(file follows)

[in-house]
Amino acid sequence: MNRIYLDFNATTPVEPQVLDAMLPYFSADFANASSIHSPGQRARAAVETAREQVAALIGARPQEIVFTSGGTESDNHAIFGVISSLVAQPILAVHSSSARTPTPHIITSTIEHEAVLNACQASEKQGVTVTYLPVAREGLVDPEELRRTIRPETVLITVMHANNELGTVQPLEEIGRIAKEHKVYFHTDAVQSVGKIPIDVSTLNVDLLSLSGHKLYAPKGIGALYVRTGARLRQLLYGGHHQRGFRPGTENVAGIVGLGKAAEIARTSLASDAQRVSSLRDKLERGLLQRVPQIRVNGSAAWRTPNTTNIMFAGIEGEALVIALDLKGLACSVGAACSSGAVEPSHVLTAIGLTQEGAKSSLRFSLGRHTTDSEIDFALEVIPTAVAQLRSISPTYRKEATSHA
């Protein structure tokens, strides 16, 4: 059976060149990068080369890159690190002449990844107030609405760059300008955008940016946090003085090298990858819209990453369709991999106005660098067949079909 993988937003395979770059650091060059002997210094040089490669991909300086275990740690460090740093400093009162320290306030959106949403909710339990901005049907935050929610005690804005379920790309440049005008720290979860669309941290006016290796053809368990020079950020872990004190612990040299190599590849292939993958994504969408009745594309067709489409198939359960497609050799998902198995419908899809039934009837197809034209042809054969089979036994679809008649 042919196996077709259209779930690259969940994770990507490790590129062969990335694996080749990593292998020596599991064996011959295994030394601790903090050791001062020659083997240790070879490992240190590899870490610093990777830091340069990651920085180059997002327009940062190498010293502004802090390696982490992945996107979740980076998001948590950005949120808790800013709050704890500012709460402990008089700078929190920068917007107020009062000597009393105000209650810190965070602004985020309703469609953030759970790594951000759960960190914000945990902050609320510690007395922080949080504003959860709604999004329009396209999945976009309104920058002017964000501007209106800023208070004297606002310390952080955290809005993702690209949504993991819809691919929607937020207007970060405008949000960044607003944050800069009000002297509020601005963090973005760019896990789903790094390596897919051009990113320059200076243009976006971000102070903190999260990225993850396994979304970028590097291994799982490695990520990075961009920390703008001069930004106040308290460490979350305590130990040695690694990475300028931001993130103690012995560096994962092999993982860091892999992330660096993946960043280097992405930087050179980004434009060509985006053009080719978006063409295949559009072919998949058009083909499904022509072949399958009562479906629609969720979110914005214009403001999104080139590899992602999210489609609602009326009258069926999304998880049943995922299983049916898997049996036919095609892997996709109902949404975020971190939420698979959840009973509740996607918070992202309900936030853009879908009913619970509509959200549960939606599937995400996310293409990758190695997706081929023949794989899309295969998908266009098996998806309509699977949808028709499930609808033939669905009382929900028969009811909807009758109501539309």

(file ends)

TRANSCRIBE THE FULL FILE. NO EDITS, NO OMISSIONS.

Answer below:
[in-house]
Amino acid sequence: MNRIYLDFNATTPVEPQVLDAMLPYFSADFANASSIHSPGQRARAAVETAREQVAALIGARPQEIVFTSGGTESDNHAIFGVISSLVAQPILAVHSSSARTPTPHIITSTIEHEAVLNACQASEKQGVTVTYLPVAREGLVDPEELRRTIRPETVLITVMHANNELGTVQPLEEIGRIAKEHKVYFHTDAVQSVGKIPIDVSTLNVDLLSLSGHKLYAPKGIGALYVRTGARLRQLLYGGHHQRGFRPGTENVAGIVGLGKAAEIARTSLASDAQRVSSLRDKLERGLLQRVPQIRVNGSAAWRTPNTTNIMFAGIEGEALVIALDLKGLACSVGAACSSGAVEPSHVLTAIGLTQEGAKSSLRFSLGRHTTDSEIDFALEVIPTAVAQLRSISPTYRKEATSHA
């Protein structure tokens, strides 16, 4: 059976060149990068080369890159690190002449990844107030609405760059300008955008940016946090003085090298990858819209990453369709991999106005660098067949079909 993988937003395979770059650091060059002997210094040089490669991909300086275990740690460090740093400093009162320290306030959106949403909710339990901005049907935050929610005690804005379920790309440049005008720290979860669309941290006016290796053809368990020079950020872990004190612990040299190599590849292939993958994504969408009745594309067709489409198939359960497609050799998902198995419908899809039934009837197809034209042809054969089979036994679809008649 042919196996077709259209779930690259969940994770990507490790590129062969990335694996080749990593292998020596599991064996011959295994030394601790903090050791001062020659083997240790070879490992240190590899870490610093990777830091340069990651920085180059997002327009940062190498010293502004802090390696982490992945996107979740980076998001948590950005949120808790800013709050704890500012709460402990008089700078929190920068917007107020009062000597009393105000209650810190965070602004985020309703469609953030759970790594951000759960960190914000945990902050609320510690007395922080949080504003959860709604999004329009396209999945976009309104920058002017964000501007209106800023208070004297606002310390952080955290809005993702690209949504993991819809691919929607937020207007970060405008949000960044607003944050800069009000002297509020601005963090973005760019896990789903790094390596897919051009990113320059200076243009976006971000102070903190999260990225993850396994979304970028590097291994799982490695990520990075961009920390703008001069930004106040308290460490979350305590130990040695690694990475300028931001993130103690012995560096994962092999993982860091892999992330660096993946960043280097992405930087050179980004434009060509985006053009080719978006063409295949559009072919998949058009083909499904022509072949399958009562479906629609969720979110914005214009403001999104080139590899992602999210489609609602009326009258069926999304998880049943995922299983049916898997049996036919095609892997996709109902949404975020971190939420698979959840009973509740996607918070992202309900936030853009879908009913619970509509959200549960939606599937995400996310293409990758190695997706081929023949794989899309295969998908266009098996998806309509699977949808028709499930609808033939669905009382929900028969009811909807009758109501539309």